Homeowners saddled with bad credit mortgages who are looking to refinance as a means to consolidate debt finished up a disappointing week of rate increases with more rate hikes, according to the latest Primary Mortgage MarketSurvey by Freddie Mac.
The survey, which was released last week, found that only 1-year fixed-rate mortgages saw their average rate decrease during the week ending February 25 as it fell by 0.08 percentage points to 4.15 percent. The continued decline dropped the average rate even further away from the 4.81 percent rate it had averaged one year earlier.
After remaining under the 5 percent threshold for the last three weeks, the average rate for 30-year fixed-rate mortgages increased by 0.12 percentage points to hit 5.05 percent for the week. The increase only put the rate slightly below the 5.07 percent average rate documented by Freddie Mac at the same time last year.
The average rate for 15-year FRMs also increased over the course of the week, tacking on 0.07 percentage points to hit 4.4 percent for the week. One year earlier the average rate had averaged 4.68 percent.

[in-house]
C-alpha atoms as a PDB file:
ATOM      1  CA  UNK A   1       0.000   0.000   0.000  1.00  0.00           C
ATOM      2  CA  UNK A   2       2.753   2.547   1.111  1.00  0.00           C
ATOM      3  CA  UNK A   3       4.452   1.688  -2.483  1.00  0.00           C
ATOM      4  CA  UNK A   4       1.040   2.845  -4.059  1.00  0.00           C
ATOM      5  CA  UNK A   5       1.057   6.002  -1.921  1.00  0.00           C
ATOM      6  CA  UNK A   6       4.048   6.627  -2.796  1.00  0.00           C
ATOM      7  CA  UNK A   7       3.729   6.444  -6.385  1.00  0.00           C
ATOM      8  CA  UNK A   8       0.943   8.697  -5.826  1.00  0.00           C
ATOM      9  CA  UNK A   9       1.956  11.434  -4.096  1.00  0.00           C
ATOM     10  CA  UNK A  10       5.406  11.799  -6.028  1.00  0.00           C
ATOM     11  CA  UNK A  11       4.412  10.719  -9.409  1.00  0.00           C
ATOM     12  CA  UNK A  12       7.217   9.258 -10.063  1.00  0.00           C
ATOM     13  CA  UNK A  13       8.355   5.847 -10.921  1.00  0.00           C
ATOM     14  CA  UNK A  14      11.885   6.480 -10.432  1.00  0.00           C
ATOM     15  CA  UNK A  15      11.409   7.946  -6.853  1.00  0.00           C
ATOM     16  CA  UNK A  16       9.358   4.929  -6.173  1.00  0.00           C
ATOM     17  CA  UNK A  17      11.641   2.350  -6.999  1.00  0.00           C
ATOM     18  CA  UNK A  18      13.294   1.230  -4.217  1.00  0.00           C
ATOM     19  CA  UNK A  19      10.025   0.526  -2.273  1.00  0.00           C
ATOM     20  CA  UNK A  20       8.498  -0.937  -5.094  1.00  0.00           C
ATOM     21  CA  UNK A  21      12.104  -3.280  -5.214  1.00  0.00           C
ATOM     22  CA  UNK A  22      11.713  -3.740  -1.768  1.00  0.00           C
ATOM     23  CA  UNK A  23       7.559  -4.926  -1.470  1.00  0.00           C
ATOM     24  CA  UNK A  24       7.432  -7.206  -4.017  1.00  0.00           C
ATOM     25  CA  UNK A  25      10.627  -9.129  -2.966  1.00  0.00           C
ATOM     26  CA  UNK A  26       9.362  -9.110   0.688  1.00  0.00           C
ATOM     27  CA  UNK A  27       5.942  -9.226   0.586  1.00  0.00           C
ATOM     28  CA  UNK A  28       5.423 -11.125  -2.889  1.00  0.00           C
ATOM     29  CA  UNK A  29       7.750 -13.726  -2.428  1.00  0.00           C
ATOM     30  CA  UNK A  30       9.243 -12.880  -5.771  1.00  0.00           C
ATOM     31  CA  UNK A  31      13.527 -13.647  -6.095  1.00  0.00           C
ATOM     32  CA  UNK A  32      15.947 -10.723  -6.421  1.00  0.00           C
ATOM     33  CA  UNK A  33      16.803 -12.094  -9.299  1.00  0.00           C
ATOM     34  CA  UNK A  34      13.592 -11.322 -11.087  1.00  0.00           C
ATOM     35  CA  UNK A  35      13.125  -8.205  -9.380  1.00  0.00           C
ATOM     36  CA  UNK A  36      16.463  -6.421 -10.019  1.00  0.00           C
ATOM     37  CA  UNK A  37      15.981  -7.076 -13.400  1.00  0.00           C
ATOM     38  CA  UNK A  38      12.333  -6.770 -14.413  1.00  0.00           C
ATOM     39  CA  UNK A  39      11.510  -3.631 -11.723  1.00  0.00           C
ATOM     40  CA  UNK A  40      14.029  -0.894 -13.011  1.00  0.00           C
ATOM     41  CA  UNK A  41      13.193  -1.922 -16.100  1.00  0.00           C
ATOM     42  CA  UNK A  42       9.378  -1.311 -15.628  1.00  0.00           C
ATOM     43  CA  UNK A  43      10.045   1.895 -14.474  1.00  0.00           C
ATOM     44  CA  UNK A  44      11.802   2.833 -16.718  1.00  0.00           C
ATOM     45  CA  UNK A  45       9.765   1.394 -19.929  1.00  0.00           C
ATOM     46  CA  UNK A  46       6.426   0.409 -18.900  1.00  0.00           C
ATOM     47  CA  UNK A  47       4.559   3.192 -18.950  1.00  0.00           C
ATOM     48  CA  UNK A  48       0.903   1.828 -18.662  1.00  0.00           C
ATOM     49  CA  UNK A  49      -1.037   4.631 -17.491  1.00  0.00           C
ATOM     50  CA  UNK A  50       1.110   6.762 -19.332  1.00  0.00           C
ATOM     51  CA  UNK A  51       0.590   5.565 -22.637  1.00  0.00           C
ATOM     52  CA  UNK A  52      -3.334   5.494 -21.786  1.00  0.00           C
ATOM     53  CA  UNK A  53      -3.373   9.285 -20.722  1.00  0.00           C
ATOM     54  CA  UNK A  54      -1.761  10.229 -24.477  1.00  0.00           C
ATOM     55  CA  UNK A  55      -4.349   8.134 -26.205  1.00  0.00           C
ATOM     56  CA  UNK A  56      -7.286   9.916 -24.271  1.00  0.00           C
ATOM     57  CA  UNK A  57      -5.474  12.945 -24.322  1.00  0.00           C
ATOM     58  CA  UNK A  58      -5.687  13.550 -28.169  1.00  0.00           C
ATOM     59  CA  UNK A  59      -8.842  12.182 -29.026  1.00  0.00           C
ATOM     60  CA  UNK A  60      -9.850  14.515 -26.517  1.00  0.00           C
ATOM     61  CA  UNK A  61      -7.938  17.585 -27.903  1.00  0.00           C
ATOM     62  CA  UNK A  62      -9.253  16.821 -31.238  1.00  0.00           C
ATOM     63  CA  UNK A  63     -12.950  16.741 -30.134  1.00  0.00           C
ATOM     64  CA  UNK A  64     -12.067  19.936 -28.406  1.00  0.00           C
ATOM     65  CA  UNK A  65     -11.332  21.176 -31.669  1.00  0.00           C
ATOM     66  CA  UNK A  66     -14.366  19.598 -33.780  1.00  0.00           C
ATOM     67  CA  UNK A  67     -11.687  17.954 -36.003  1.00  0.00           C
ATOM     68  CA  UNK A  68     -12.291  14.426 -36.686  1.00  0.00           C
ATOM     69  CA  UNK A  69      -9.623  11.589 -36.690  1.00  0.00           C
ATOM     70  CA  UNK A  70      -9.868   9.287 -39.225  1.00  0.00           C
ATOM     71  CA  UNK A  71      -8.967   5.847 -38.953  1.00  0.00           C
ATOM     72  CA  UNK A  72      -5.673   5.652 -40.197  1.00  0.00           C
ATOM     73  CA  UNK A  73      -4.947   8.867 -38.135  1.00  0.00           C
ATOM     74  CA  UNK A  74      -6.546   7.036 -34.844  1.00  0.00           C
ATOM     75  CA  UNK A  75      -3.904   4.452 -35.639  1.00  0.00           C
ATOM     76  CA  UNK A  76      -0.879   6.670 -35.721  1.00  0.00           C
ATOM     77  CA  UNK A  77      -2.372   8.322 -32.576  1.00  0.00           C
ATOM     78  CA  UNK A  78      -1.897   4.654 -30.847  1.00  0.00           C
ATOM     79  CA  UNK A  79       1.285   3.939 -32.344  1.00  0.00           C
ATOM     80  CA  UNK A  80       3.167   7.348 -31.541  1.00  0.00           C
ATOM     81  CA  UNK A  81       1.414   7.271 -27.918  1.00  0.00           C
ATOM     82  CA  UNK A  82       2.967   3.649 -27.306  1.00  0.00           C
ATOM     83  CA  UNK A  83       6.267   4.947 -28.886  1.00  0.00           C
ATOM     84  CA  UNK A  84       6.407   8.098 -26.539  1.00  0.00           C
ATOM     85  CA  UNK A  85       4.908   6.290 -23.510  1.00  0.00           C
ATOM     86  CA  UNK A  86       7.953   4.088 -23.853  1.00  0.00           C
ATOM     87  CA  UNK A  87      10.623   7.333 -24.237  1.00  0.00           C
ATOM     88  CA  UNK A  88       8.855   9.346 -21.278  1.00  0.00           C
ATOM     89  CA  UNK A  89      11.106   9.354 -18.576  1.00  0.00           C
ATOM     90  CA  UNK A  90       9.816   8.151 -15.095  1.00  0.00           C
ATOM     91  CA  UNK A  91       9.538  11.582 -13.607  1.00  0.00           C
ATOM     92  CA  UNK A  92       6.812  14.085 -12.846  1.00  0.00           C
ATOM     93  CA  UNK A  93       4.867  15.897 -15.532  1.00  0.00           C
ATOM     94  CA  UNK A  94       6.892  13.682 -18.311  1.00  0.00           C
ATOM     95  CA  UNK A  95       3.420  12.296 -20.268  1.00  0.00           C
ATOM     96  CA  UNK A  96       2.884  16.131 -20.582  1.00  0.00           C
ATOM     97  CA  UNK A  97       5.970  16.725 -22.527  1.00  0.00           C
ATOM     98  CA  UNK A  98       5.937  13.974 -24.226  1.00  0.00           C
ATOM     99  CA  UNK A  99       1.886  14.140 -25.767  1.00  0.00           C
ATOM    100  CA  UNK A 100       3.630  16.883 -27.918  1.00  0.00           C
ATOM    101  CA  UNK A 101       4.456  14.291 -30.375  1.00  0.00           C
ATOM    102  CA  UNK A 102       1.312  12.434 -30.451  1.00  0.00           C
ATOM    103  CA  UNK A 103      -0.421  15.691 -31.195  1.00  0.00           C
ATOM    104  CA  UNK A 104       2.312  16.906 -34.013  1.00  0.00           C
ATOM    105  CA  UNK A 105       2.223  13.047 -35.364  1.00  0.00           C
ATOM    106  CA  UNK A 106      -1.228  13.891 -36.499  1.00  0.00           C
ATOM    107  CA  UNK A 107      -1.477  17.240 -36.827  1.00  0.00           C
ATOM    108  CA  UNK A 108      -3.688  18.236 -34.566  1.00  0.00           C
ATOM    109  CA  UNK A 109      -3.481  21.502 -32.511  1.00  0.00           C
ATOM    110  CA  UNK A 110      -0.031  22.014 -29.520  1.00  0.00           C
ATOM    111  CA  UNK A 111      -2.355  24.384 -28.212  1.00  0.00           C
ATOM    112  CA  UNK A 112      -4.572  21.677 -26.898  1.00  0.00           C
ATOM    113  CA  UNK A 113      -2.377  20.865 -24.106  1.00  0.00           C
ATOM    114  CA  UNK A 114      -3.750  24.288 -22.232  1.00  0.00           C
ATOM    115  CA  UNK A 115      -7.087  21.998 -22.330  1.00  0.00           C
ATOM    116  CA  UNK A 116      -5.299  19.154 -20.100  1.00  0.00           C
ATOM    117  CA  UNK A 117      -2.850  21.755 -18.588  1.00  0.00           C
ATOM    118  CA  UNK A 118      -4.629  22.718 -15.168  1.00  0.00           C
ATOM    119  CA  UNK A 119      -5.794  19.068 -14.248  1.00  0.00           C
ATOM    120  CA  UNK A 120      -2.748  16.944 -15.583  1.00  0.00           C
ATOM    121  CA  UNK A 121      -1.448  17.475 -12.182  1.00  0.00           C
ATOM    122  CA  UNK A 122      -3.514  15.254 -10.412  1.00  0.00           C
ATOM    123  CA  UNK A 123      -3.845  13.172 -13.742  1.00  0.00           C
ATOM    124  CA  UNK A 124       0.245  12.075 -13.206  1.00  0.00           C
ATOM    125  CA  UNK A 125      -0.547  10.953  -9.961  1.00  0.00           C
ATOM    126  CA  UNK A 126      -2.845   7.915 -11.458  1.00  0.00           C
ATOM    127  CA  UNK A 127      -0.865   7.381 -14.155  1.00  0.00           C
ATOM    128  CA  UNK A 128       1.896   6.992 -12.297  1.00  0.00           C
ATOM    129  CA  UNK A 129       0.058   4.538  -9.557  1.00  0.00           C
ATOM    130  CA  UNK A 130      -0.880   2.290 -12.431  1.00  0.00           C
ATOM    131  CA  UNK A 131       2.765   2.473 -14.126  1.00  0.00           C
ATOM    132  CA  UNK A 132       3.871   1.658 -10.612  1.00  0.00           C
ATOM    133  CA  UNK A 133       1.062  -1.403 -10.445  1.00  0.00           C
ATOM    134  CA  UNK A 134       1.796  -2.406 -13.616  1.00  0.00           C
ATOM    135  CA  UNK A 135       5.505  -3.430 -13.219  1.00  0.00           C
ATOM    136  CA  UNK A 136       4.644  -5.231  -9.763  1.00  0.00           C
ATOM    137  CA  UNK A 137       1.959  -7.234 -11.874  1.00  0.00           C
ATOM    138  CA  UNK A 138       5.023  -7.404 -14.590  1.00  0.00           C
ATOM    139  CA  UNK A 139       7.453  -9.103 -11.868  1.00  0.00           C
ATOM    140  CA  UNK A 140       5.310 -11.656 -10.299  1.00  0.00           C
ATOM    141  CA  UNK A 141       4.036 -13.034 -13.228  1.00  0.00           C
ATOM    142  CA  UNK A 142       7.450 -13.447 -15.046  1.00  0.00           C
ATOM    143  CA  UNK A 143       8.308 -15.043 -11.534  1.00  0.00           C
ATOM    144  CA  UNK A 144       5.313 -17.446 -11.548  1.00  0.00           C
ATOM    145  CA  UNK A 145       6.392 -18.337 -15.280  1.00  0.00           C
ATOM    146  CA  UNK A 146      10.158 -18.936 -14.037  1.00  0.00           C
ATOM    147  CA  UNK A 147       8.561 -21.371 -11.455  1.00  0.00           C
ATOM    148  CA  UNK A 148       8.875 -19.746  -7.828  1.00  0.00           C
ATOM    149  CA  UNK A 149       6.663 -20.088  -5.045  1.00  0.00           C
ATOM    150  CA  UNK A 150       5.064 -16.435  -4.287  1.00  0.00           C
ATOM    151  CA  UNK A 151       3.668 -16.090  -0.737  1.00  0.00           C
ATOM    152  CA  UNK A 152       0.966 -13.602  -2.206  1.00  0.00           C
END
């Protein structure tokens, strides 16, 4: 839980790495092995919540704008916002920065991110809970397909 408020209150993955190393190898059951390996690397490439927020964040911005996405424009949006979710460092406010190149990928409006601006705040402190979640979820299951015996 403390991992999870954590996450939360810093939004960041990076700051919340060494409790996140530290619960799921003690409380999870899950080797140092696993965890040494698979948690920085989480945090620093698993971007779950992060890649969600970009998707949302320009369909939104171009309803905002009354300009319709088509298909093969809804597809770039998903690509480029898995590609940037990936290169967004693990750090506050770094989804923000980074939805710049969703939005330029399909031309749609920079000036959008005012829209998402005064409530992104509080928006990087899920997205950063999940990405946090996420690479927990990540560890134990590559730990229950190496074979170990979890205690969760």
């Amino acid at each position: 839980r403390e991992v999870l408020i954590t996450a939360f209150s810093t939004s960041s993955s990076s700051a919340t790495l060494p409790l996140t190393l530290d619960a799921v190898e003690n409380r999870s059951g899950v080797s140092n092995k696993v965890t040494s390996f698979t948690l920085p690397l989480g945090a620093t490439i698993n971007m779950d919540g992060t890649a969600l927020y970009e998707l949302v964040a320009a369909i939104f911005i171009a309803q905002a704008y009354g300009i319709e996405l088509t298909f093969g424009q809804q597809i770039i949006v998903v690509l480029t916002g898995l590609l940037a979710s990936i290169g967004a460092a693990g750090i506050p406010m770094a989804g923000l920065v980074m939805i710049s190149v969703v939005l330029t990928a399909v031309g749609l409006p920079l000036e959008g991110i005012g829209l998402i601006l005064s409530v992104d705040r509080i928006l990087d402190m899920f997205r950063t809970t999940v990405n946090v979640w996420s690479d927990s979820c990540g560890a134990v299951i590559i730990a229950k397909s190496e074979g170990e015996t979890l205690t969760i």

"Interest rates for 30-year fixed mortgages followed long-term bond yields higher and rose above 5 percent this week amid a mixed set of economic data reports," explained Frank Nothaft, Freddie Mac’s vice president and chief economist. "For instance, the January producer price index jumped well above the market consensus, but the consumer price index remained subdued and consumer confidence declined to the lowest level since April 2009, according to the Conference Board."